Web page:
“Out of the mouth of babes shall the wise be made foolish.”
The problem with the so-called wise, they’re seldom wise enough to catch on when they’re foolish…
Take for example this story about a 5-year-old who cracks the new Xbox security. Sometimes “infant logic” trumps the wisdom of those who are ascribed as intelligent.
When a viewpoint arises, that is convincing and inherently logical it captures the crowd, and it becomes near impossible psychologically, to counter its premise. At such times, an arrogance born of a seeming zombie-like consensus assumes its position to be beyond reproach and supersedes any other counter facts or conclusion. When that happens, anyone holding a contrary view is thought ignorant or stupid. In reality, it is often exactly opposite. This crowd mentality is born from the central idea that we must cooperate, get along to survive. This group behavior is no more obvious than in large crowds. The group dynamic will create a herd instinct and from such, riots can break out.
Security is an assumption based on repeated tests usually conducted by similar group or thought patterns. Thus when someone like this 5-year-old tries something completely out of the group think pattern, a breach is found.
Is it possible we follow a group dynamic and skew our thoughts based on harmony with others?
Group thinking examined further
Further examination on the topic of group think and how far afield it can remove someone from simple logic; I had a telephone conversation over the weekend from a strong supporter of the new health care law. I thought it better to talk over the phone rather than attempt to chat through the Internet. We have differing views on the long-term consequences of the law. I’m not a fan while he thought it was doing a lot of good. The conversation never turned ugly, each of us listened to the other. I don’t think either of us changed our opinion but it gives me insight and reaffirms what I’ve heard from other supporters. What he said sounds reasonable and beneficial to many. His general line of reasoning is as follows.
Before the health care bill was enacted into law, the uninsured were a burden on the whole who were insured, therefore the cost to the public isn’t greater overall because the burden to pay for others was always there. He identified himself as someone professionally involved in health care insurance. He claims he’s helped approximately 40 people obtain affordable health care. In particular he stated someone he knew had a serious medical problem that wouldn’t have been covered under the pre-existing conditions clause prior to the new law. Since then that individual received the necessary life-sustaining surgery and didn’t have exorbitant out-of-pocket expense because of his level of income. I tried to make a point that the burden wasn’t shared by all taxpayers before, only the health insured, however this fell on deaf ears.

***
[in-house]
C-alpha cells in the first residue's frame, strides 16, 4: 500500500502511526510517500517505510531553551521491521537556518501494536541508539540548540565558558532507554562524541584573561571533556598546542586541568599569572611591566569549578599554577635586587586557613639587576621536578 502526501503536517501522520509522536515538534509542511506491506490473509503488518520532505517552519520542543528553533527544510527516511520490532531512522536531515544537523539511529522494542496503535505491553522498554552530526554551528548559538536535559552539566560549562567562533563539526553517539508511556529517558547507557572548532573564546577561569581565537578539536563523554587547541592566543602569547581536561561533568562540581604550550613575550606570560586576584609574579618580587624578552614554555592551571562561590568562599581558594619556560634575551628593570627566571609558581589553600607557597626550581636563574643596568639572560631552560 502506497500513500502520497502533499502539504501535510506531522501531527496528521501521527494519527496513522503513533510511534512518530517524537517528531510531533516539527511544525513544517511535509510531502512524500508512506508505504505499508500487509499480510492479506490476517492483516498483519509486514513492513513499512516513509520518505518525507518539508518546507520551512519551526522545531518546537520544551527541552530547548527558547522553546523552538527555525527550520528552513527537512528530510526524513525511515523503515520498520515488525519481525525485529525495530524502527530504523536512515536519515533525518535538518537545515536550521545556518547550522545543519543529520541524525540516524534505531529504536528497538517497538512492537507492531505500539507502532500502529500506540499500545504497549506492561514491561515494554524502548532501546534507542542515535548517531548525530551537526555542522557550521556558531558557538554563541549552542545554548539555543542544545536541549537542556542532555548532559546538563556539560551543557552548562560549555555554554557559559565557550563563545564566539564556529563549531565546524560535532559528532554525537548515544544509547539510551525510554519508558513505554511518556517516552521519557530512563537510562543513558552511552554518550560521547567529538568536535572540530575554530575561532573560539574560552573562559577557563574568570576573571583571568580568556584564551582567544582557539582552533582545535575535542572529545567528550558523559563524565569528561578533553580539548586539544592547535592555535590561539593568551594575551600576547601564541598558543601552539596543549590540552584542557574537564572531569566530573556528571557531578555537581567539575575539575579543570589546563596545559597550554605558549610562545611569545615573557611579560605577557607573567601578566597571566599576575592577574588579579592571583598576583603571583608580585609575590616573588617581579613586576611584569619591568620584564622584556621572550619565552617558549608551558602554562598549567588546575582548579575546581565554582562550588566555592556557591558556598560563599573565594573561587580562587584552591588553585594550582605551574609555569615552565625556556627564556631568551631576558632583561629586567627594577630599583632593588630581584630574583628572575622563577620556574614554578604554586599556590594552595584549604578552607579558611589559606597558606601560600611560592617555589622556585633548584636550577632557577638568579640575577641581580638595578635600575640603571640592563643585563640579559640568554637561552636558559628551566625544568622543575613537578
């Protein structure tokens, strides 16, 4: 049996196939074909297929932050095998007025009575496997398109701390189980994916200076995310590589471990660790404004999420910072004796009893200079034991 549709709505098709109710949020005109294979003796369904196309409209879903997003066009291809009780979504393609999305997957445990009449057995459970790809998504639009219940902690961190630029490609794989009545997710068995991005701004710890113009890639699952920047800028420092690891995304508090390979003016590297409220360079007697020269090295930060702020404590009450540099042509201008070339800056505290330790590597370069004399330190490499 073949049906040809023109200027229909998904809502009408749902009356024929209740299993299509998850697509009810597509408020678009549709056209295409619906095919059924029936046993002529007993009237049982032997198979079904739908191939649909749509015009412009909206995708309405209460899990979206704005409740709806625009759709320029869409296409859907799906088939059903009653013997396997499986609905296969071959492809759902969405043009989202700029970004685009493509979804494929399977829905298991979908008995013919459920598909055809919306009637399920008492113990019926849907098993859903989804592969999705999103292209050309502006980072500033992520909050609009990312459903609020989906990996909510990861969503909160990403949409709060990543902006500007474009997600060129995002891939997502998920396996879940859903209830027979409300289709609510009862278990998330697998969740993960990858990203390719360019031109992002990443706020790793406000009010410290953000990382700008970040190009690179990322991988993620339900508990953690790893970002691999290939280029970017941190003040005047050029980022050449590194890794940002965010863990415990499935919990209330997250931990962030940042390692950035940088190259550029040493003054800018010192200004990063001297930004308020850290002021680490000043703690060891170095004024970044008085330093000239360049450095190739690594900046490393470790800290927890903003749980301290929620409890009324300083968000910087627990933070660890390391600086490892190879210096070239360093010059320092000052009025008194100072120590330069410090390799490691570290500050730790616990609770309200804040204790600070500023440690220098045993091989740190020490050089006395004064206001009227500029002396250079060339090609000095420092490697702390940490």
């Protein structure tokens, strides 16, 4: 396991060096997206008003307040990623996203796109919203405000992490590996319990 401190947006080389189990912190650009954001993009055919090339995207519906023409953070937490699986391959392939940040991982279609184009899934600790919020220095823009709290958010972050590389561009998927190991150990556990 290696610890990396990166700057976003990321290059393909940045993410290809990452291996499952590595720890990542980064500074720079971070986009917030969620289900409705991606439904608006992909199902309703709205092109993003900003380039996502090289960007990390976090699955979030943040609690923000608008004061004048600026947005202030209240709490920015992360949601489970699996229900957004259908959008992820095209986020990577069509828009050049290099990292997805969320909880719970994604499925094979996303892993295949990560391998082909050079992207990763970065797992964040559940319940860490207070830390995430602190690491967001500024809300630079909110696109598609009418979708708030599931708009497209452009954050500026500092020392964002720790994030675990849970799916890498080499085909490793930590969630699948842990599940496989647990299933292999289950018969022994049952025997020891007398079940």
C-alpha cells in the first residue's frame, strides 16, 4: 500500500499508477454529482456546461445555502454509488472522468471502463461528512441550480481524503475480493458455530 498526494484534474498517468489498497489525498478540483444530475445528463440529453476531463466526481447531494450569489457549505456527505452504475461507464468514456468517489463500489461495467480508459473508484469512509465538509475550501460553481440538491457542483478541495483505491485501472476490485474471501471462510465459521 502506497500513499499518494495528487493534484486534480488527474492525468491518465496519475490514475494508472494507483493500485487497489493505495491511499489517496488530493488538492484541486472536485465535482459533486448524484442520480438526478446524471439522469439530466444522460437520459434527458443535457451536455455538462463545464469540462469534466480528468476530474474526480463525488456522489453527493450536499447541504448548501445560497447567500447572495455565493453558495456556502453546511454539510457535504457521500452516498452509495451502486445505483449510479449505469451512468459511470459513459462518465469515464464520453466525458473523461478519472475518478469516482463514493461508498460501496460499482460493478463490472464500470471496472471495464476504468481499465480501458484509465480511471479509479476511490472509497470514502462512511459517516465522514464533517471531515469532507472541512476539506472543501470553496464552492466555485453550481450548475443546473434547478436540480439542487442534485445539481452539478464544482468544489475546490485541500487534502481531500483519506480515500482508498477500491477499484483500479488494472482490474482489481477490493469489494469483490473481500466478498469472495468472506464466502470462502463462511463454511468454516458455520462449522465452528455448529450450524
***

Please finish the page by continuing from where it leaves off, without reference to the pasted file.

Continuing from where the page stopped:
What’s wrong with universal health care coverage?
All of this sounds good and as anyone that has experienced having their wishes come true based on a desire should realize if wishes were gold at the end of the rainbow, we’d all be wealthy. Universal health care coverage or any other name you want to call it, isn’t an unknown. It has been implemented in other countries, with fewer participants but it’s been done. Rather than trying to explain the differences and the problems as well as the associated costs, I’m going to attempt to explain this for people willing to actually consider logical and reasonable argument.
One of the last things said to me over the course of our phone conversation is the real crux of the problem with this health care law. You have to keep in mind this like any other social welfare program is paid for by those who earn sufficient income to supplement those who need assistance with the costs of health care coverage. You don’t magically get something for nothing no matter how good the intention. Many people, including this telephone conversation believe that despite our $17.4 trillion dollar national debt, something will come along and restore fiscal soundness. I asked him what that might be and all he could say is, they know a lot more than we do and they will work this out. He then went on to say what I’ve heard from others who seem to lose sight of reality when it comes to the national debt. He said the Obama administration is reigning in spending and lowering the (annual) deficit. Clearly he hasn’t seen the proposed numbers. At first, like most of these smoke and mirror budget proposals, a large number is put forth, then haggling goes on over this or that program and they cut some of the increase. Afterwards, the propaganda machine gets into full swing and they talk about the deficit reduction that just happened through the latest round of talks. It’s a total scam. The increase is still an increase, just not as large as the first proposed increase. What does this have to do with health care? Well the answer lies in this simple graphic explanation.